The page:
Great Britain is an island of weather with many different and competing patterns – and to top that we are now dealing with climate change. Dr Alistair Nesbitt is a Viticulture Climatologist with significant expertise in how weather and climate interface with wine production. He is based in the UK but advises globally and holds the UK’s first PhD in Viticulture and Climate Science. Vineyard asks Alistair what the likely changes to our growing conditions will be, which opportunities and threats face our industry – and how producers can become more resilient to the changes of the future.
Dr Alistair Nesbitt has always held an interest in viticulture and the environment. “I remember my first harvest in Australia in 1999 when hail had ruined most of the crop – it was depressing stuff but that sparked my interest in weather and wine. I returned to the UK and completed a BSc in Viticulture & Oenology at Plumpton College, then a Masters in Wine Science and as I enjoyed academic work and research, I decided to challenge myself with a PhD. I actually wrote down my ideal PhD title – the impact of climate change on viticulture. Shortly after, rather bizarrely, my perfect PhD appeared on the ‘Find a PhD’ website. It was posted by Professor Steve Dorling a meteorologist and climatologist at the University of East Anglia (UEA). So, 15-years after that hail damaged harvest in Australia, I began my PhD research, supported by a scholarship from the Natural Environment Research Council.”
Ideal UK weather conditions for viticulture in 2018 led to a record harvest, but could this be a sign of good thigs to come? “Long-term Growing Season Average Temperatures (GSTs) in south-east and south-central England have noticeably increased with six of the top 10 warmest growing seasons over the last 100 years, occurring since 2005. However, weather and growing season conditions fluctuate markedly from year to year, meaning that yields and grape quality continue to vary significantly. As weather extremes are anticipated to become more frequent under future climate change these could further threaten the stability of production in the UK,” explained Alistair.
Alistair’s research has resulted in numerous published papers, but his main current research project is focussed on climate resilience in the UK wine sector – called CREWS-UK. “The project is a collaboration between climatologists, wine sector specialists and social scientists from the Grantham Research Institute and the University of East Anglia. It will provide information on how climate change will affect the wine production sector to inform better decision-making, investment and adaptation,” explained Alistair.
“It will do this by firstly mapping and analysing climate trends and impacts on UK grape growing and assessing ways to support climate change adaptation in UK wine production. The project outcomes will be published in about six months’ time, which will provide user-friendly information on anticipated climate changes in order to help the industry plan for a resilient future,” he commented.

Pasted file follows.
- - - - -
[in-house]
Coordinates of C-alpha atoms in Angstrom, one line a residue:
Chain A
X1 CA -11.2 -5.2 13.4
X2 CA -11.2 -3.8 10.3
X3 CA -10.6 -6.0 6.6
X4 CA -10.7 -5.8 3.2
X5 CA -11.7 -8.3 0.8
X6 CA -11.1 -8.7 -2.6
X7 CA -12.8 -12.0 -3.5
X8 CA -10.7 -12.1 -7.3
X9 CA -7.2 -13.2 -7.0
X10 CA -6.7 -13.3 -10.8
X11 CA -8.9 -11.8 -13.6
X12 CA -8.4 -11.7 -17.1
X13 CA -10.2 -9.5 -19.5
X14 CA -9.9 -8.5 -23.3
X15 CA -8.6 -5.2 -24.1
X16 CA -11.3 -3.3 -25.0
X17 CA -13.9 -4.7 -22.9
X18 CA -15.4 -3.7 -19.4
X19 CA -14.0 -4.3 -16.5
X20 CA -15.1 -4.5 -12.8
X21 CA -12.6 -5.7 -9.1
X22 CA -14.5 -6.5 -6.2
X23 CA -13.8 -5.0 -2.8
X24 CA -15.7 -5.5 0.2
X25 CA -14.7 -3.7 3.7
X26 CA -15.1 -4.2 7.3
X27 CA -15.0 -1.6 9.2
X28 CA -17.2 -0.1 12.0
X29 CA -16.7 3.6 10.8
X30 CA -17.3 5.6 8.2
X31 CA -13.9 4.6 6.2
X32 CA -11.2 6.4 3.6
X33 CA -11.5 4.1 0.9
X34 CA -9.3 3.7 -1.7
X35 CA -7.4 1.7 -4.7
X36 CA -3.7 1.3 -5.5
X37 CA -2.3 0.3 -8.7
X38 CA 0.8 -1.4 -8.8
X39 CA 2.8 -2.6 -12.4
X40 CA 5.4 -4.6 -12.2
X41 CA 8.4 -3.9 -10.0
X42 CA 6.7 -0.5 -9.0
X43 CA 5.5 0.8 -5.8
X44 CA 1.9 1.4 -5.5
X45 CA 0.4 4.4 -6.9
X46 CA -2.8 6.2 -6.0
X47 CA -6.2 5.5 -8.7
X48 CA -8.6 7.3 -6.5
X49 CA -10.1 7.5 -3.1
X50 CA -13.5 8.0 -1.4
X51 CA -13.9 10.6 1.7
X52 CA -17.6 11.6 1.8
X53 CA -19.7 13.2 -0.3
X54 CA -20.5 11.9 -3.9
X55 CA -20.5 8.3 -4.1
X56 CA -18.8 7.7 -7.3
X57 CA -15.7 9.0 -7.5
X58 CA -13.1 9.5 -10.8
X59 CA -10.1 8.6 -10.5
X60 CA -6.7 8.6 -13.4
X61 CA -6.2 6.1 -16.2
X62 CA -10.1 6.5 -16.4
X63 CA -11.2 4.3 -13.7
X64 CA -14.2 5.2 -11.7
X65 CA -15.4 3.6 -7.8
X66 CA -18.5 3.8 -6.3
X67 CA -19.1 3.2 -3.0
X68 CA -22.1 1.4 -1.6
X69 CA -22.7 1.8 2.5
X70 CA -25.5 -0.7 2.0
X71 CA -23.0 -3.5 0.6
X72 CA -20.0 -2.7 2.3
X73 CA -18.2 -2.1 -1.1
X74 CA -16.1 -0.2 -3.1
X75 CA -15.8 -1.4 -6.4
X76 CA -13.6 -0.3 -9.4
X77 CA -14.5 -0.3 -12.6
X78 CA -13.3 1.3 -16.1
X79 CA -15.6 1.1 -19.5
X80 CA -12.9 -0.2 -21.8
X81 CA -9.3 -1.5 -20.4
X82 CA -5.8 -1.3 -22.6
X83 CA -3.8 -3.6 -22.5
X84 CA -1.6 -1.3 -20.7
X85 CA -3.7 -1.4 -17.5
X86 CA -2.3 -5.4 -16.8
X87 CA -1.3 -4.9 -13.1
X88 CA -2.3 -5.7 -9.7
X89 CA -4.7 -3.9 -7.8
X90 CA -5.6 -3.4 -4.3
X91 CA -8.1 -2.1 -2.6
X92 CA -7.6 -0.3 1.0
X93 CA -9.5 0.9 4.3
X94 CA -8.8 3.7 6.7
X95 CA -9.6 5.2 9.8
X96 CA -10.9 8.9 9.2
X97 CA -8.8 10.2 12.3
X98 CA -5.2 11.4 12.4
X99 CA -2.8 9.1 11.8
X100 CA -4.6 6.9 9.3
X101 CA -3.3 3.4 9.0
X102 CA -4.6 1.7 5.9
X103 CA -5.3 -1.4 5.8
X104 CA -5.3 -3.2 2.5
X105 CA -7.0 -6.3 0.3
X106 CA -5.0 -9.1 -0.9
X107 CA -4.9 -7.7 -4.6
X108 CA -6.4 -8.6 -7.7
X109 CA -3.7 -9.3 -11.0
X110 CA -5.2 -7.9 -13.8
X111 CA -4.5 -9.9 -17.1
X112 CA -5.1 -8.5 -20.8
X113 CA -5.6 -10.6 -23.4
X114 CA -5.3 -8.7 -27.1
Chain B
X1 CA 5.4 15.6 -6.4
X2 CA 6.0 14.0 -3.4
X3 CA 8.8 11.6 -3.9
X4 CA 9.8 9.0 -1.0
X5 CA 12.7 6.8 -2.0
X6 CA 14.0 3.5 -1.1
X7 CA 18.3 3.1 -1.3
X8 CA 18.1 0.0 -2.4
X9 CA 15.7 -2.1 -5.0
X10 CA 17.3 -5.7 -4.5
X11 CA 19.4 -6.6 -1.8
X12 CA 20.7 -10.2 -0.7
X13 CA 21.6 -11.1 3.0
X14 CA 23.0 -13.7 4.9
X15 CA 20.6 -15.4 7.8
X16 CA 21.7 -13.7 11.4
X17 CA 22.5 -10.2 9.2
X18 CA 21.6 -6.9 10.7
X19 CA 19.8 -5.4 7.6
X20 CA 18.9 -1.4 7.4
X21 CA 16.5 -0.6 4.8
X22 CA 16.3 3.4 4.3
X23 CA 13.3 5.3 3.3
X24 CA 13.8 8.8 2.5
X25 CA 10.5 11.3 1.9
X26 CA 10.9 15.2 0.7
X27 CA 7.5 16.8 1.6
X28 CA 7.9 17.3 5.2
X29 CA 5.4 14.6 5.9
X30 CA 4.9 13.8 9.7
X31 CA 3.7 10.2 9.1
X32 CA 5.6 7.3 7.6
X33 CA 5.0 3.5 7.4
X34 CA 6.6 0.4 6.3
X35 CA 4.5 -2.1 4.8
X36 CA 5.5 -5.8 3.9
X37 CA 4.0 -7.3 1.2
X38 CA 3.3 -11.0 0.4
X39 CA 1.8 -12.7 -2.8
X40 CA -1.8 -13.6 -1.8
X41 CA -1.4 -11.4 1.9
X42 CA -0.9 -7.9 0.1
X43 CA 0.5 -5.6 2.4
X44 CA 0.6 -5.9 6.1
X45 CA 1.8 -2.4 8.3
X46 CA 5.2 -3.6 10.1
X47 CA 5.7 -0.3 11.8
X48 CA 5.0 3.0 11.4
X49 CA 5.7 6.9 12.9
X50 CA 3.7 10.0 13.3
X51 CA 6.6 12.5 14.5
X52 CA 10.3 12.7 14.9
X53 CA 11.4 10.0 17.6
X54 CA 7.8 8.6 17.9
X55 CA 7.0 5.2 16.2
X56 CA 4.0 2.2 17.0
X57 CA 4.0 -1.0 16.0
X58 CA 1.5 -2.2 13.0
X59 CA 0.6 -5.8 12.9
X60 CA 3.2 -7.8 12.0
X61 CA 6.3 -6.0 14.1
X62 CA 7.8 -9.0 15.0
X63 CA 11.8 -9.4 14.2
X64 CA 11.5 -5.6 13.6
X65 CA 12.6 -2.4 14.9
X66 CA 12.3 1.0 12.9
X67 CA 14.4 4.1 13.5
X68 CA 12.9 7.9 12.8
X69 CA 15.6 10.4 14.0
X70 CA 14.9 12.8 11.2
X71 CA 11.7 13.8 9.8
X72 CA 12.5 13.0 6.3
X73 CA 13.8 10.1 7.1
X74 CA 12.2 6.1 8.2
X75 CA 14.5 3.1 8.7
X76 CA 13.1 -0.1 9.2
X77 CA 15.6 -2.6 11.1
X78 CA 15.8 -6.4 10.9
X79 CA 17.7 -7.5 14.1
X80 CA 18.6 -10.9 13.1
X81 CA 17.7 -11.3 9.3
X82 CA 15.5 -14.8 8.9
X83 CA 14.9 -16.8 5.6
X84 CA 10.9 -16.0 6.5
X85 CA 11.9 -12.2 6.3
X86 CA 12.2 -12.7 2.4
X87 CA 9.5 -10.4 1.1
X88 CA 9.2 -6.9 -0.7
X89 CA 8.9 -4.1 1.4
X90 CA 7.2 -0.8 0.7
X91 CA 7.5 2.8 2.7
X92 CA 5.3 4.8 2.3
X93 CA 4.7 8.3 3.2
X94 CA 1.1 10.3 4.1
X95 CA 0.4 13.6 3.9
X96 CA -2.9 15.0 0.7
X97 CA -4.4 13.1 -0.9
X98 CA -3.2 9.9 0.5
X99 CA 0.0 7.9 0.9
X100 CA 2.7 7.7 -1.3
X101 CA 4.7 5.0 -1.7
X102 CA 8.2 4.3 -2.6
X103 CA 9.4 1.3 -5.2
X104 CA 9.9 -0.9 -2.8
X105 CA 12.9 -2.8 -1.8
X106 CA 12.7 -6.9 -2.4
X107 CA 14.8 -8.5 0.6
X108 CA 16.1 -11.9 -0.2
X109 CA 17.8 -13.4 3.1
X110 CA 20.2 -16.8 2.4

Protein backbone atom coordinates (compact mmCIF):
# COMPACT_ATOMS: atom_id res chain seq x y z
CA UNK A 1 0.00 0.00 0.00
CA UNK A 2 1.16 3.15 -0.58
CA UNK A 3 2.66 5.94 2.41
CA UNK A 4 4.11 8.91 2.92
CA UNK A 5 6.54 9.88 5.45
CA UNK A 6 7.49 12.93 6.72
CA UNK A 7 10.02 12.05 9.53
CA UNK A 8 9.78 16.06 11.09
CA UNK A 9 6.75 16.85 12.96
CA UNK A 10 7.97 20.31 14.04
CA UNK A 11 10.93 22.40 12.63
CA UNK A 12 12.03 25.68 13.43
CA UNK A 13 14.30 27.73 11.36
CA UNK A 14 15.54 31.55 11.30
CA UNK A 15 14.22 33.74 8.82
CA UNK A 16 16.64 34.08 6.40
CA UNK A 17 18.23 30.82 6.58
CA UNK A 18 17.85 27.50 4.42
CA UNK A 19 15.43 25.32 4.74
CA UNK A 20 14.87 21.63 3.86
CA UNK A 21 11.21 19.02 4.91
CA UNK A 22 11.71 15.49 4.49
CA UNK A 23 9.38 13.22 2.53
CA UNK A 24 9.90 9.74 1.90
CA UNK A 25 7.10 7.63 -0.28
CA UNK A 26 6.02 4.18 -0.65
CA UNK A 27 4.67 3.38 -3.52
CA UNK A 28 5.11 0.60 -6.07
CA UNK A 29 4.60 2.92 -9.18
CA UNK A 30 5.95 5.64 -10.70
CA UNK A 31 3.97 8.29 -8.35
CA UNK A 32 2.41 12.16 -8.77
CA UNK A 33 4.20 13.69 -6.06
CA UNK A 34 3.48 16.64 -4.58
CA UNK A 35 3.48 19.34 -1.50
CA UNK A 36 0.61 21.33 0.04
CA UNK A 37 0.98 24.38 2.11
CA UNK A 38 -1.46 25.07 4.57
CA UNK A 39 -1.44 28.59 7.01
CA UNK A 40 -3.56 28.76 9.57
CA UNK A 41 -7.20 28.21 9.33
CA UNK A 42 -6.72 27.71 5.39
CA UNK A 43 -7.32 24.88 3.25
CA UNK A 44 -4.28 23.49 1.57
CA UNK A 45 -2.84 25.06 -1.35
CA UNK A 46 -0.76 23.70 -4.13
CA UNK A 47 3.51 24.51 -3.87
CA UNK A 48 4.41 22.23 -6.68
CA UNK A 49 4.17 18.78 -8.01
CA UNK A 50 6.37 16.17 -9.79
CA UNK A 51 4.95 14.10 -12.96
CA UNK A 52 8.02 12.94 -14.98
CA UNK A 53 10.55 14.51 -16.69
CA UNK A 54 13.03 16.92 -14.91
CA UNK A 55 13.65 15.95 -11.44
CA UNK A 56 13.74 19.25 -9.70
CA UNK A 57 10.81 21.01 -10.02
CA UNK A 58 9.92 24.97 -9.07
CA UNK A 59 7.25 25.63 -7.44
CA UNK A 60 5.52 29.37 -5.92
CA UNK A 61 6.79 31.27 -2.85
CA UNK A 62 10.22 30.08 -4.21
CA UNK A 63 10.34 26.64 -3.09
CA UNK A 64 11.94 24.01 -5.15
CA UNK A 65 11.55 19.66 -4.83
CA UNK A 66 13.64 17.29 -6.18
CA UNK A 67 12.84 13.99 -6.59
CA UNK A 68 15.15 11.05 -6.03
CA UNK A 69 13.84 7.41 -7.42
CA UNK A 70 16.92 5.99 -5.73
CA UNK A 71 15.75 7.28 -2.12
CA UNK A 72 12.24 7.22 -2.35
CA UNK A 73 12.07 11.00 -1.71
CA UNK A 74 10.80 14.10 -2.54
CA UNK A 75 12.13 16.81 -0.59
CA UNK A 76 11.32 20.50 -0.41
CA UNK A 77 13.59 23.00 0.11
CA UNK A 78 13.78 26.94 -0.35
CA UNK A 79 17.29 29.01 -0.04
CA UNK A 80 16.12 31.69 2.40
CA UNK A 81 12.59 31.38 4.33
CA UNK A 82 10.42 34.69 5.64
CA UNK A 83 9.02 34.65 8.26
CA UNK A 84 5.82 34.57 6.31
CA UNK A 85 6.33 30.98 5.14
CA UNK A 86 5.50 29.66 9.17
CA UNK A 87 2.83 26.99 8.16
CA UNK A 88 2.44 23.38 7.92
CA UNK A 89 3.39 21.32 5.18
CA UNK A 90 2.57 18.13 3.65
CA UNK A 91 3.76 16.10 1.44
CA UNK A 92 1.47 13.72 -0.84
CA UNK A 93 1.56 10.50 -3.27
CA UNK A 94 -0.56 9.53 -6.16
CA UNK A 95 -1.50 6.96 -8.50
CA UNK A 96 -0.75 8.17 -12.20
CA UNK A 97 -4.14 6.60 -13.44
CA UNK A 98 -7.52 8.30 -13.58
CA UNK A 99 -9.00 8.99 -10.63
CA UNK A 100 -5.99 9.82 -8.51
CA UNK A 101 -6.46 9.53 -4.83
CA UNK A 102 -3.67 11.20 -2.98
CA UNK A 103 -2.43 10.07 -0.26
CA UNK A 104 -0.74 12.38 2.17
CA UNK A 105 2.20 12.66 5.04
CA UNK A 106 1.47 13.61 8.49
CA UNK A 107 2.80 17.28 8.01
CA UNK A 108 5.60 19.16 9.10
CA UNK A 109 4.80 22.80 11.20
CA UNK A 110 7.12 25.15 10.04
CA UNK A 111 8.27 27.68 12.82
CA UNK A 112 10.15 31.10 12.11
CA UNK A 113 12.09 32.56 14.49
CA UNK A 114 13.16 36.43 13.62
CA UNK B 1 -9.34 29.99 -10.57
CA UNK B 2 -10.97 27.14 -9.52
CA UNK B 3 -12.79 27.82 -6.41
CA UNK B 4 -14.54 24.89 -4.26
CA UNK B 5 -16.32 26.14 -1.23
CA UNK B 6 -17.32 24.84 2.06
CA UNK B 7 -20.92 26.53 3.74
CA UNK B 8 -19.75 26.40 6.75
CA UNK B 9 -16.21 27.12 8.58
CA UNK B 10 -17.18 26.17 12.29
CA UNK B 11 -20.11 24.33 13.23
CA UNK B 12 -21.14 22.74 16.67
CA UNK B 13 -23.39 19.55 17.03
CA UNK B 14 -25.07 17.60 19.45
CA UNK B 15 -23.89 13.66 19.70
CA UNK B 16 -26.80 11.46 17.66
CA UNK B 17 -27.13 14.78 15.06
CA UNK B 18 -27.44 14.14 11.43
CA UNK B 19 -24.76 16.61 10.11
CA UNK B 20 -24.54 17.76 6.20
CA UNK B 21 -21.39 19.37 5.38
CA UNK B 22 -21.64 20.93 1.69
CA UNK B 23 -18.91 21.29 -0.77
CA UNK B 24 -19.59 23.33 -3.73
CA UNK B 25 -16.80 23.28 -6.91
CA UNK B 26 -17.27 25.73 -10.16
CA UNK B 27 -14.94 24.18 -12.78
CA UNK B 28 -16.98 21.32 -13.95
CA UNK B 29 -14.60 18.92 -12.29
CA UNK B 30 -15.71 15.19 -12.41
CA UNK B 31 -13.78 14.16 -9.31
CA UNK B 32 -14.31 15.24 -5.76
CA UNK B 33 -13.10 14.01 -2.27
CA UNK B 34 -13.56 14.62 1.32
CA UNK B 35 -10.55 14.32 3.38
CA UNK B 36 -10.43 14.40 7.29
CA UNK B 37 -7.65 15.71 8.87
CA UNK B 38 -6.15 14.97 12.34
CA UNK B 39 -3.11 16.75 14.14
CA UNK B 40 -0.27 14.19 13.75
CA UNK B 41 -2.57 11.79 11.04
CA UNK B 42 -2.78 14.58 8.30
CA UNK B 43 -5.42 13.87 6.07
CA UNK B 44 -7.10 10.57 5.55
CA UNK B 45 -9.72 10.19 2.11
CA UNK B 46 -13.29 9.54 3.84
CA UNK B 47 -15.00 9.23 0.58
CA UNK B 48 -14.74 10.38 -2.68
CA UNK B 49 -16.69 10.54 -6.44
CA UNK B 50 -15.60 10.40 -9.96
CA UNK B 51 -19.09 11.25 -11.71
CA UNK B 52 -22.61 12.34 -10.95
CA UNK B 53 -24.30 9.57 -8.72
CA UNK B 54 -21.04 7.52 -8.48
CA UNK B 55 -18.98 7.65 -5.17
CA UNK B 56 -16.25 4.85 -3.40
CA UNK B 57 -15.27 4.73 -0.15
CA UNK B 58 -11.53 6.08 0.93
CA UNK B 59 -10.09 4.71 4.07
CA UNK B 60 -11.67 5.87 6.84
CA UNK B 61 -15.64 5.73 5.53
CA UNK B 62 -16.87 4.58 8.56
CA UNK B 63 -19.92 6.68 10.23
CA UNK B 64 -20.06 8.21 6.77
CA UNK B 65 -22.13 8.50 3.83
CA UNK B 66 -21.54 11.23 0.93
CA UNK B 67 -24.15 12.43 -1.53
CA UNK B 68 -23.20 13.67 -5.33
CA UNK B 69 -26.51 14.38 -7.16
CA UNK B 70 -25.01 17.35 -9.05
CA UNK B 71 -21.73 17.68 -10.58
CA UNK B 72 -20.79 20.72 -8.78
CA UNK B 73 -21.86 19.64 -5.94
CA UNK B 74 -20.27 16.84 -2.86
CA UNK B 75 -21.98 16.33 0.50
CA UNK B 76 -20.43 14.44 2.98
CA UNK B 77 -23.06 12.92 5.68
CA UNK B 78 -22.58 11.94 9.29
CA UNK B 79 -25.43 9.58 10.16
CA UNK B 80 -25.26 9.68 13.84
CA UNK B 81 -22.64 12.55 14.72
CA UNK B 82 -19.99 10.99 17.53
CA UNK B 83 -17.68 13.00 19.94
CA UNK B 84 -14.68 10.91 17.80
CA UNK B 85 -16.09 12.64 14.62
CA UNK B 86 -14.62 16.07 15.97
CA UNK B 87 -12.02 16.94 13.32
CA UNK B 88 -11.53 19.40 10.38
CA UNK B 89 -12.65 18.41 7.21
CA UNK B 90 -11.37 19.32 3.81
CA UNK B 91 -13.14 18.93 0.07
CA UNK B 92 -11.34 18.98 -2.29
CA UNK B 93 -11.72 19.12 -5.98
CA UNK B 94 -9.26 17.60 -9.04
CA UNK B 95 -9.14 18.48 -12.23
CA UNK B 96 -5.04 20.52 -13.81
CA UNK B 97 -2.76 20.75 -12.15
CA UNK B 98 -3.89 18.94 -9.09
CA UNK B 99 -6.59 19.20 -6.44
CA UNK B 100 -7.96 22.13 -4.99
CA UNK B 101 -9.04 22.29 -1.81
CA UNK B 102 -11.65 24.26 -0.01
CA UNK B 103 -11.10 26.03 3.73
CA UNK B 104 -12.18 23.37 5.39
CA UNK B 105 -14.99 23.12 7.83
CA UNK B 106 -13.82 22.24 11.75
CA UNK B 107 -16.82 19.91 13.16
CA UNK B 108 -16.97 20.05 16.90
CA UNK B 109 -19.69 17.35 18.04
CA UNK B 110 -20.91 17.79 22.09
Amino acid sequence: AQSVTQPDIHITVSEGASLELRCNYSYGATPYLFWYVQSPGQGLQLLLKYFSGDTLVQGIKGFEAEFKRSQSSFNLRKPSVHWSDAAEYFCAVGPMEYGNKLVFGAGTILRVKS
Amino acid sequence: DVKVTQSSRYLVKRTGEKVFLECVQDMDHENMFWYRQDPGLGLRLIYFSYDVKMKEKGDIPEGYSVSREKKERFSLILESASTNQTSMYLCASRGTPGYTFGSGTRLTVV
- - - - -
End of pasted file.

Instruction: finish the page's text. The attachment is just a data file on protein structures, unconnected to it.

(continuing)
According to Alistair, current Met-Office general projections for the UK are for hotter drier summers, along with warmer, but wetter winters – but that some parts of the UK are likely to experience greater extremes of weather with high rainfall intensity, heat waves and drought events. “This will result in variability within seasons and from one season to the next. Although the UK already experiences seasonal variations, this will increase for some areas. The CREWS-UK research project will provide the detail that is relevant to viticulture and wine production to help producers adapt and build resilience – for example improve yield consistency,” added Alistair.
“We need to look to the future, as the varieties, clones and rootstocks that are suitable now, may not be ideal in 20 to 30 years’ time when conditions change. For example, the open structured bunches of the German clones may be more suitable than the tighter Champagne clones, and certain rootstocks are more drought resistant than others. We need to look at opportunities also as the warmer growing season temperatures may favour varieties for still wines such as Sauvignon Blanc, as well as Pinot Gris and Pinot Noir.”
Some of Alistair’s previous published research shows that although there appears to be many suitable sites for viticulture in the UK, many vineyards are established in sub-optimal locations. “Going forward site selection will need to focus even more on those areas of the UK that are more climatically stable year on year, those that will have a higher frequency of good years, which also means more stability from a commercial point of view. Already, some areas of the UK are being recognised as having untapped potential, one of these being parts of southern Essex ,” added Alistair. Producers need to look at future climate models – what growing conditions and soil conditions will likely be like in 20 or 30 years’ time – selecting those that will be more favourable in the future, and not necessarily the most suitable now,” he added.